An Arkansas judge will decide Friday whether a lawsuit challenging the state's ban on adoption for unmarried couples will be allowed to continue.
On Nov. 4, Arkansas voters passed Act 1 -- a ballot measure giving only married couples the right to adopt or care for foster children. The law says the ban "applies equally to cohabiting opposite-sex and same-sex individuals."
The American Civil Liberties Union filed suit on behalf of same-sex couples in the state, arguing that the ban is unconstitutional.
But lawyers from the Alliance Defense Fund say the measure keeps the best interests of children in mind.
"Research and experience shows that a home environment consisting of unmarried, cohabiting adults is not the best way to ensure the long term well-being of children," said ADF Senior Legal Counsel Byron Babione. "We should respect the voice of the people on this matter."
ADF is a Christian legal group representing the Family Council Action Committee, which started the initiative behind the adoption restrictions.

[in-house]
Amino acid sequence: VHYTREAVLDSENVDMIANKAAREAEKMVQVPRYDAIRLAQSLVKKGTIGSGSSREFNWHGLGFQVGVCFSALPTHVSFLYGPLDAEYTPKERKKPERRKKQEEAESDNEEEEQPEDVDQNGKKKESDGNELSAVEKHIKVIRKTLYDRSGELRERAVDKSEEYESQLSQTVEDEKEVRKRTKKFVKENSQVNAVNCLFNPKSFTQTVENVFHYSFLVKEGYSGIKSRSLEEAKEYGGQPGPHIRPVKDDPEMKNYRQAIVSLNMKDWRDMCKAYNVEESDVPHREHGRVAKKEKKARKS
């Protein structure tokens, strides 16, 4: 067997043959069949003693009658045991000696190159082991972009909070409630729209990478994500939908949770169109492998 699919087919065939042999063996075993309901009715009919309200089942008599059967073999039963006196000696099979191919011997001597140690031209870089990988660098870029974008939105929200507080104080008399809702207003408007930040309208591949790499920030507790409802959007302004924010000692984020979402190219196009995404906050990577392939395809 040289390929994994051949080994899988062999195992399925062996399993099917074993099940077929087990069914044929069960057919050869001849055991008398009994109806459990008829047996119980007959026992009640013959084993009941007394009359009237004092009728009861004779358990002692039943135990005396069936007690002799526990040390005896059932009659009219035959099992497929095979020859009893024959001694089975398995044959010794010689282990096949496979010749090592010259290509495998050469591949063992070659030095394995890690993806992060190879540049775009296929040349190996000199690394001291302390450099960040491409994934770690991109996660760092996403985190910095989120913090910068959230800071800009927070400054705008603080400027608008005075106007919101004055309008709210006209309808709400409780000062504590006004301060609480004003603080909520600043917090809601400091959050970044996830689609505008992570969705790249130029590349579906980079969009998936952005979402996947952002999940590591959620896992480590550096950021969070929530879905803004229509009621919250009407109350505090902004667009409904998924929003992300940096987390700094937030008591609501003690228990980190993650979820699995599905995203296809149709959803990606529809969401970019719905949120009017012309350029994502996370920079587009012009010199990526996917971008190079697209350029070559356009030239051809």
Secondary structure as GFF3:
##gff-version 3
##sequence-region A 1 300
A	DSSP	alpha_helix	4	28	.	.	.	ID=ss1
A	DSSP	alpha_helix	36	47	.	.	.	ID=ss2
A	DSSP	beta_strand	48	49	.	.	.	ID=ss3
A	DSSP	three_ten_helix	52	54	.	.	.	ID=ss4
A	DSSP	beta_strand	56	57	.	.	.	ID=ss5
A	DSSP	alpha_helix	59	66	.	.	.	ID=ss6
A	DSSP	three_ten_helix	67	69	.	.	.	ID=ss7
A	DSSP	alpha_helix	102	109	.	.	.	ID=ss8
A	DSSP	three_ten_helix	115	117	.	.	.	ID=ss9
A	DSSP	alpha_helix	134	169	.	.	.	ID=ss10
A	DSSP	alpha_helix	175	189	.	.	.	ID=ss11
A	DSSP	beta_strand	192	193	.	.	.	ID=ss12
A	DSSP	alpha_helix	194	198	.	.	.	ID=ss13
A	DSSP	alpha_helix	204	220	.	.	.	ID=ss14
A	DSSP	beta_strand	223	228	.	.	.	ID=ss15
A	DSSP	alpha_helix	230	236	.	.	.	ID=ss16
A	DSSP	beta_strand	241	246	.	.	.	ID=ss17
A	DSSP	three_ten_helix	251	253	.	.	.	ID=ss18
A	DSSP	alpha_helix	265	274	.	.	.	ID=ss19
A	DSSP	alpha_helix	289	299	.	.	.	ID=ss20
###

Currently, the lawsuit is against the state of Arkansas, but tomorrow's hearing will determine if ADF and the FCAC can step in to represent the state.
"A granting of the motion will ensure the best possible legal defense of the act and to prevent the democratic process from being undermined," ADF attorneys stated on the group's Web site.
The battle surrounding gay adoption is about as fiery as the debate on same-sex marriage.
Similar lawsuits are underway in Florida, Tennessee, and Kentucky. For more than 30 years, Florida has only permitted married couples to adopt. Tennessee and Kentucky are considering a ban.
The pending decision also comes as gay rights groups continue to challenge California's ban on same-sex marriage in court the state's Supreme Court.
Sources: Alliance Defense Fund, Associated Press